The aim of this thesis is the study of electronic transport and mechanical properties of materials using computer simulations. In particular, we dealt with the charge transport in semiconduc- tor and metallic samples and with the peeling of a graphene layer from bulk graphite. The computational methods used to investigate the samples are (i) the Monte Carlo (MC) statis- tical method to simulate the transport of electrons in solids and (ii) the molecular dynamic (MD) approach to study the mechanical characteristics. A relevant part of this thesis is focused on carbon-based material, such as diamond and graphite, and the stable two-dimensional al- lotrope, graphene. The response of diamond and graphite to external electromagnetic pertur- bations, due to e.g. an impinging electron beam, was investigated by calculating reflection electron energy loss (REEL) spectra with MC simulations. By comparing the calculated spec- tra, obtained using different dielectric models, and in-house recorded experimental results, the most effective dielectric model better describing the plasma losses was identified. Moreover, an extension to these models to describe the anisotropic response of graphite to an external electromagnetic perturbation was developed and included in the MC approach. Owing to the central role of carbon for future electronic and technological applications, also its mechanical properties were investigated by means of MD simulations. In particular, the peeling process of a layer of graphene from a bulk of graphite was investigated. This process is exploitable for graphene production and for adhesive applications of this material. Moreover, the MC approach, employed for calculating REEL spectra, was tested and compared to other com- putational techniques based on the solution of the Ambartsumian-Chandrasekhar equations. This consistency test was realized by considering three metals (copper, silver and gold) as tar- get materials. Further studies were carried out on these materials by calculating secondary electron emission yields as a function of the electron beam energy. A remarkable good agreement with experimental data was obtained. The MC approach was also used to investigate the growth of particles in a W(CO)6 layer deposited on a SiO2 substrate upon irradiations by an electron beam in the context of the focused electron beam induced deposition technique. In particular, by applying the MC method, the radial distribution of emitted secondary electrons was calculated and then utilized as input data for further MD simulations. Moreover, the study of electron transport in an organic polymer (P3HT) was performed in order to understand how the molecular ordering affects the secondary electron emission. This aspect is of paramount importance to construct efficient organic electronic devices.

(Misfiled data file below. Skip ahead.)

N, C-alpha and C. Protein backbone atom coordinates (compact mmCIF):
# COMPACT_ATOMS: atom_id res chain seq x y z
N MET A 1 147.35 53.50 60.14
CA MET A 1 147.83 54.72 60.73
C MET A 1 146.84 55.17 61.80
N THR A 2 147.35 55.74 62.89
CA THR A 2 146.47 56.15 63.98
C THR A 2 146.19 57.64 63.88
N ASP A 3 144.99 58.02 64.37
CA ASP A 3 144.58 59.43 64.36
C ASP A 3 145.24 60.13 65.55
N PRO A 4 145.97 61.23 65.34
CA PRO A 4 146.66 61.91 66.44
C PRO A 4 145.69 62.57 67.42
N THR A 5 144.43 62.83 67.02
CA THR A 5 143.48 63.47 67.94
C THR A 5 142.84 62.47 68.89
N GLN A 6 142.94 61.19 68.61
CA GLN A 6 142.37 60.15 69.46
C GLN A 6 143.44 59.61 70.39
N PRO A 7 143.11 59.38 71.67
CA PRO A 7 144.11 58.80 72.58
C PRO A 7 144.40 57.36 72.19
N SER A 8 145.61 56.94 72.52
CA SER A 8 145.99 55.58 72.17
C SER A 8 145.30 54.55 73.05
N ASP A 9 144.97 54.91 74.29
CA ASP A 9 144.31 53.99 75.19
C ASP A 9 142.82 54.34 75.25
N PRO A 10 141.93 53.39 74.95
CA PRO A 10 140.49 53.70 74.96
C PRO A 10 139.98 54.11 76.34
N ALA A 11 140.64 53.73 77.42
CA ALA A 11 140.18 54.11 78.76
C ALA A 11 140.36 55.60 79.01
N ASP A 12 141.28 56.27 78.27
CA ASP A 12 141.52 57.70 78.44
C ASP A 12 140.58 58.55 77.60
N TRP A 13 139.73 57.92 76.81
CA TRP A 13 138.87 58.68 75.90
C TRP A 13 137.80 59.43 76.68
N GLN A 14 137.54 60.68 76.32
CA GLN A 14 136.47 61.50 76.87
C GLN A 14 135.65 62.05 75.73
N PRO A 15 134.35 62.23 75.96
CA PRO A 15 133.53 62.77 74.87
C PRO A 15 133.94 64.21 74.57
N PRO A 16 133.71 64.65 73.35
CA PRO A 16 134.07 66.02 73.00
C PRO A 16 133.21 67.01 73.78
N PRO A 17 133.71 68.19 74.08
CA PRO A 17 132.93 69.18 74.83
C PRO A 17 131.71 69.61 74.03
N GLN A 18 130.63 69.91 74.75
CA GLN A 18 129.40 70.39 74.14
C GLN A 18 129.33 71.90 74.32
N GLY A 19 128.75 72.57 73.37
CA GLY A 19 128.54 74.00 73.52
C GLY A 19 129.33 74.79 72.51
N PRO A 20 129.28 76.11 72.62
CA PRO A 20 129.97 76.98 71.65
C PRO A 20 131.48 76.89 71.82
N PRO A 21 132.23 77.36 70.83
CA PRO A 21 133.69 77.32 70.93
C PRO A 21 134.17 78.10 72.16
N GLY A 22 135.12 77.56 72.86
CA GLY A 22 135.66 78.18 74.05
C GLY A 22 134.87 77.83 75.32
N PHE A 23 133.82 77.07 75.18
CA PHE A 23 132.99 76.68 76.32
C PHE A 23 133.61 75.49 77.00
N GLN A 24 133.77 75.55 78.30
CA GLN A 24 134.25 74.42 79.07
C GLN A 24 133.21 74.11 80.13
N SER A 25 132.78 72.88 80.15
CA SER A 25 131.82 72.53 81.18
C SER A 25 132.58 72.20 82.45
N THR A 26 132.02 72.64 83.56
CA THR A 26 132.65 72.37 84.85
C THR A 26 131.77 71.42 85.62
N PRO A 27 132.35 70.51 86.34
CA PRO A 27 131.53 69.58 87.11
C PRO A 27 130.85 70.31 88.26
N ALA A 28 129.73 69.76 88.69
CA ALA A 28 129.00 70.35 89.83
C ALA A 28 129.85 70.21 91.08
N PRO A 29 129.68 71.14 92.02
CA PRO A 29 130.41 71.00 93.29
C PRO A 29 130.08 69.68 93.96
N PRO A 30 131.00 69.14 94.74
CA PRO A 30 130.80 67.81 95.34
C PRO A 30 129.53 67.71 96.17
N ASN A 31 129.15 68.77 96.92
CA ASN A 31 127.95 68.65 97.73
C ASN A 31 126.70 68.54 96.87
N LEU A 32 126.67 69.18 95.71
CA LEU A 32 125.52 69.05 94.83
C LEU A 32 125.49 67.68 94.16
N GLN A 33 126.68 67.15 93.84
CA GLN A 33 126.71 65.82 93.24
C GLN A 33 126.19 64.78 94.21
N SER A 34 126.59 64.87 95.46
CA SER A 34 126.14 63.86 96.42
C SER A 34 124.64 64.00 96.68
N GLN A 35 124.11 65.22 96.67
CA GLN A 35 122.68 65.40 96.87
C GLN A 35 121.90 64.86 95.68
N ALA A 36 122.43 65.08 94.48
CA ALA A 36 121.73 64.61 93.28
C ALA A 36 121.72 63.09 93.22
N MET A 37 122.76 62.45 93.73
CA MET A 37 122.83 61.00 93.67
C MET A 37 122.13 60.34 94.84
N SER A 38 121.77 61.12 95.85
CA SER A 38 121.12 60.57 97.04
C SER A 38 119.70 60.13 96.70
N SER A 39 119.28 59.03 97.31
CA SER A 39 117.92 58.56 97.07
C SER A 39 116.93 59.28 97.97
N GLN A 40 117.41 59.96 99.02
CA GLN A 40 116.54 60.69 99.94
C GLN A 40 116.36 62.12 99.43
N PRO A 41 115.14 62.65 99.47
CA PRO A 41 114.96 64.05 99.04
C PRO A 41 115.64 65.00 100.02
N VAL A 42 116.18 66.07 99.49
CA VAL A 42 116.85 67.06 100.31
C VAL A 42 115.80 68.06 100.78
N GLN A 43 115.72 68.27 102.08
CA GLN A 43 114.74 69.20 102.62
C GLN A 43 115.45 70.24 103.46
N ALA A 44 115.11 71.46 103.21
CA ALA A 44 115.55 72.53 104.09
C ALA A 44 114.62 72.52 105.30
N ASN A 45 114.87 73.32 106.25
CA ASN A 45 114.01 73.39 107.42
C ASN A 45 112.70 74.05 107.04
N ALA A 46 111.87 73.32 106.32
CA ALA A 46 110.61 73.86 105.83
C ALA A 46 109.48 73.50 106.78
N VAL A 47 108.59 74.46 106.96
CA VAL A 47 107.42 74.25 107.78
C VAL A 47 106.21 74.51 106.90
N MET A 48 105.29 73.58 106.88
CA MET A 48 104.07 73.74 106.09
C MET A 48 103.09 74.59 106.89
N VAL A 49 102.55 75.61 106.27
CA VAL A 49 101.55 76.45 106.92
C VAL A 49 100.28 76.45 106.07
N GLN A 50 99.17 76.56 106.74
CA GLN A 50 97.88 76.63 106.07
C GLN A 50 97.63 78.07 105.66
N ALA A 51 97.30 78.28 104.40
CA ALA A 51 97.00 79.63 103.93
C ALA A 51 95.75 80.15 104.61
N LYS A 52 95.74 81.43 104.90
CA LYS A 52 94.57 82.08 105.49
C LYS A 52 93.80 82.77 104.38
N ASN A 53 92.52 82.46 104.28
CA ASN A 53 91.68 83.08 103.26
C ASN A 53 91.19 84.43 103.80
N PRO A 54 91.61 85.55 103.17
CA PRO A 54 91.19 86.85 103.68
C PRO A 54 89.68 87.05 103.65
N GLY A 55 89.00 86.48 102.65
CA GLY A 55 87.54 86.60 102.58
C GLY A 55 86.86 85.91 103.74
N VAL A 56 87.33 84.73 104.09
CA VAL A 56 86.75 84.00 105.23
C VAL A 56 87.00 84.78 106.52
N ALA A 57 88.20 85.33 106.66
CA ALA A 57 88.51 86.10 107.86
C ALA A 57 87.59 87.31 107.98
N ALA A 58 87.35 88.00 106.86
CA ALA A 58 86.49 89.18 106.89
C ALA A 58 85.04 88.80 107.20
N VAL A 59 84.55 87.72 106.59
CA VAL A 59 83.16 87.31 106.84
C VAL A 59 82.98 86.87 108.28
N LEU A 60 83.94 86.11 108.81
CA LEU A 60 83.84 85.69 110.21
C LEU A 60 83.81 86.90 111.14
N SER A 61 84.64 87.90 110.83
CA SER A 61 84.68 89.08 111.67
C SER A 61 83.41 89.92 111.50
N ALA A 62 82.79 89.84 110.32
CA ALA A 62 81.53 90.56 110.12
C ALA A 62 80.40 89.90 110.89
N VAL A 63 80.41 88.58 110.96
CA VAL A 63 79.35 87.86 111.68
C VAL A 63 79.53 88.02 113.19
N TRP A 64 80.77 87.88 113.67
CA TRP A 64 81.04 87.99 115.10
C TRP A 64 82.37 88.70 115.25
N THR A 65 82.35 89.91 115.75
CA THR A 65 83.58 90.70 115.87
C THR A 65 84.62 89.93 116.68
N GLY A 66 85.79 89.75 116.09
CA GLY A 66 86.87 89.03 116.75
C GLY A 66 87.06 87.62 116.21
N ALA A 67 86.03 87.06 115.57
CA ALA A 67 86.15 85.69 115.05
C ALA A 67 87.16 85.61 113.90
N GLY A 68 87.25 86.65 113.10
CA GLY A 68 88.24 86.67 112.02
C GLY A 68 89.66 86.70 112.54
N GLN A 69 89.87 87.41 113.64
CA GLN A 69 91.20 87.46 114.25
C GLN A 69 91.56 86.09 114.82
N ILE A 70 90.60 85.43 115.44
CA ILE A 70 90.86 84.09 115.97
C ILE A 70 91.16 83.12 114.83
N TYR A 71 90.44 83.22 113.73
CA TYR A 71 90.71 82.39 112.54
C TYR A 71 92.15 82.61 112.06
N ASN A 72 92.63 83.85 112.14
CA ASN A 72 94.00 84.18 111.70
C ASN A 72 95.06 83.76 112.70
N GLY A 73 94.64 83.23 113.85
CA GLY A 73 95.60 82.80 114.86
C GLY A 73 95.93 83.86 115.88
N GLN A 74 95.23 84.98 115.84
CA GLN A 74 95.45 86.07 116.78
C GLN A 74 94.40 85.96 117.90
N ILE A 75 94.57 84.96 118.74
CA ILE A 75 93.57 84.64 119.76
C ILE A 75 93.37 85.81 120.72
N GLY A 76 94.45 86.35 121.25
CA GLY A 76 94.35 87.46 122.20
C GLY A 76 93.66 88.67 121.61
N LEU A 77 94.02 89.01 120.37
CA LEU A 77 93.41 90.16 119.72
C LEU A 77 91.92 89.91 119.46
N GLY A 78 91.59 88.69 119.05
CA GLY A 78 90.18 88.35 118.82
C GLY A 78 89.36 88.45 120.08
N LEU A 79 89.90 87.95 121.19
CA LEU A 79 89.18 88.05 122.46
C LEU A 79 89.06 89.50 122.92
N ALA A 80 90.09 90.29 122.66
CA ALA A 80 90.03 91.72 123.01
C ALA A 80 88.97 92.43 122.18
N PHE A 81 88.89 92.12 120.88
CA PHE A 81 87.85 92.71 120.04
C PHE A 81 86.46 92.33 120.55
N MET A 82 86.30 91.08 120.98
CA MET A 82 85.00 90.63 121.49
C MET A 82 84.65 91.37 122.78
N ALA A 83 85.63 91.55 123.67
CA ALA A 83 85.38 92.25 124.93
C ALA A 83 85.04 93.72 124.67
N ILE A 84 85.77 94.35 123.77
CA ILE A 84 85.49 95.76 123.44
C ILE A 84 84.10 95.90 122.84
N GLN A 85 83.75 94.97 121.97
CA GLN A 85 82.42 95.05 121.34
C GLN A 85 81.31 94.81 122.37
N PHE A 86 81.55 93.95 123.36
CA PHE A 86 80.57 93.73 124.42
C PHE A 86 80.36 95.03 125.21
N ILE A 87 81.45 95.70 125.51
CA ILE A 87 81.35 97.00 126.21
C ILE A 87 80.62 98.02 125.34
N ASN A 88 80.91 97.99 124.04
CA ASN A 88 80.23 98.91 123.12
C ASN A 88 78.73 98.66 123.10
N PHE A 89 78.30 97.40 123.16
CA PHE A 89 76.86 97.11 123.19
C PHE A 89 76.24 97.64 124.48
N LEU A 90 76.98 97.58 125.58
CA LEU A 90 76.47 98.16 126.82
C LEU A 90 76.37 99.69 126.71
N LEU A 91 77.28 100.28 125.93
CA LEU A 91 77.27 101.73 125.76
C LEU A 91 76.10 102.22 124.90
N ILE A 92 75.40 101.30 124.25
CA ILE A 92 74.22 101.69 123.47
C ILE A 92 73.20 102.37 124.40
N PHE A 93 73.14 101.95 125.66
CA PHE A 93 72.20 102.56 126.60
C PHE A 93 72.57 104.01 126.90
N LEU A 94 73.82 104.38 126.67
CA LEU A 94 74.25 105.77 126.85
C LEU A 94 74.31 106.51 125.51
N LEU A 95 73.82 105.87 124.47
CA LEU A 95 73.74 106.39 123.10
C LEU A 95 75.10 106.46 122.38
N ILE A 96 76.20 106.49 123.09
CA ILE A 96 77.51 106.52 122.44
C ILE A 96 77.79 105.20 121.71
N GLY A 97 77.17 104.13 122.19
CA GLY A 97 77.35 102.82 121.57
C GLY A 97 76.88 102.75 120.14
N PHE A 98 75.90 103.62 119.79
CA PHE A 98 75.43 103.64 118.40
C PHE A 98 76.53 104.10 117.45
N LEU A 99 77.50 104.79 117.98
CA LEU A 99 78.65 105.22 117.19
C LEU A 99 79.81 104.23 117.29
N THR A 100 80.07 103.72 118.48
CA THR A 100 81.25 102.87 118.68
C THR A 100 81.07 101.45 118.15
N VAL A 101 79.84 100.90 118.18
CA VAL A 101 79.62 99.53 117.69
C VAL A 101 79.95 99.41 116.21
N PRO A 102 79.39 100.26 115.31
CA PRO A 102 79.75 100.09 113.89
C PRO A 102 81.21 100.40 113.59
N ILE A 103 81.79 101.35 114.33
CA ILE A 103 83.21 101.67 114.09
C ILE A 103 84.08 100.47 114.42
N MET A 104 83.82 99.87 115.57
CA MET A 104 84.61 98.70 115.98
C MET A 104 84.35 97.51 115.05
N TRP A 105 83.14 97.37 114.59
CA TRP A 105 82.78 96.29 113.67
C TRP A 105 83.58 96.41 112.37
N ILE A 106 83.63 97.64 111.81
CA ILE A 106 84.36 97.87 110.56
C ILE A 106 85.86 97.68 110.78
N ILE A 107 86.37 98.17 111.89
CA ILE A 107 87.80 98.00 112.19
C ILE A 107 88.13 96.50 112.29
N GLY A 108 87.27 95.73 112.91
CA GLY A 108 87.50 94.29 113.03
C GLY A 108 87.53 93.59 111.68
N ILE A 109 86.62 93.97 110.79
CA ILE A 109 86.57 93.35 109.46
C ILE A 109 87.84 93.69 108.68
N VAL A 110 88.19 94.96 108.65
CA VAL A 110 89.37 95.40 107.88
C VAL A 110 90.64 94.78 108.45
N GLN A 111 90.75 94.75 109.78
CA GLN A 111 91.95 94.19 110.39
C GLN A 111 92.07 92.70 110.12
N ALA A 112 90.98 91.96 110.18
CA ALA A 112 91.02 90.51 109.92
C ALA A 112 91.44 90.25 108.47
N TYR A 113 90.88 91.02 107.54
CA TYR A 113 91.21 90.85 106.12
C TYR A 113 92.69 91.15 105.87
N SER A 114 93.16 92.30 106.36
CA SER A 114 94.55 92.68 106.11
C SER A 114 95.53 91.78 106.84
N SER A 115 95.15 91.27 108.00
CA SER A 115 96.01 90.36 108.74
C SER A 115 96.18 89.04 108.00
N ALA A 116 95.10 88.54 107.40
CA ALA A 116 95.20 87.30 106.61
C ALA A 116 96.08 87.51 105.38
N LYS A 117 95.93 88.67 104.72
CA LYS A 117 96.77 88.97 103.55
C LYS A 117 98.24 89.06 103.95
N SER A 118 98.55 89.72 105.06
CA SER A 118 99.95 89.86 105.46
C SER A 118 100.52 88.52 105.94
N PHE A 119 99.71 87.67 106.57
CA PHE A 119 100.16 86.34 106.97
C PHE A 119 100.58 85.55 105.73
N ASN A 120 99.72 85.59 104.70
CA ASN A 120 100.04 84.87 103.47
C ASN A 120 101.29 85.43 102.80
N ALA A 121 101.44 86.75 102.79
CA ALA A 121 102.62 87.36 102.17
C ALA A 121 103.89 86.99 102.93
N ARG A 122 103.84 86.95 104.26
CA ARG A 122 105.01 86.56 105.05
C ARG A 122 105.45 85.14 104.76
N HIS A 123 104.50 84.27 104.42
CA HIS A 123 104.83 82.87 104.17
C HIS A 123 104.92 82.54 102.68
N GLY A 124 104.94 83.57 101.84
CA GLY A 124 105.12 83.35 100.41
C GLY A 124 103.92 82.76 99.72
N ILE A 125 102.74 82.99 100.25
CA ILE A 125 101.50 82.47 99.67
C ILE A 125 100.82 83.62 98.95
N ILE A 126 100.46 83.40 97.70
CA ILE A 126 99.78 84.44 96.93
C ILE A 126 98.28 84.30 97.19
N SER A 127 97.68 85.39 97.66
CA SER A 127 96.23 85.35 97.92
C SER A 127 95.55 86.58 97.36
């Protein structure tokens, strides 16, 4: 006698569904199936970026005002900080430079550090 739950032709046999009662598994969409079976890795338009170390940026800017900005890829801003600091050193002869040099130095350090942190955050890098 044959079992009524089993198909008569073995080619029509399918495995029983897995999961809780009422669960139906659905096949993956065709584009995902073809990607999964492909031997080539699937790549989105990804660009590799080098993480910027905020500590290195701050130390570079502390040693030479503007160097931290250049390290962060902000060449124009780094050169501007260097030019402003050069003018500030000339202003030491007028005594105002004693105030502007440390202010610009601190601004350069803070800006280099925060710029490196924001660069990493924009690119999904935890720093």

Monte Carlo Simulations of Electron Transport in 3D Solids and Molecular Dynamics Simulations of the Mechanics of 2D materials / Azzolini, Martina. - (2019), pp. 1-125.

Monte Carlo Simulations of Electron Transport in 3D Solids and Molecular Dynamics Simulations of the Mechanics of 2D materials

Azzolini, Martina
2019-01-01

Abstract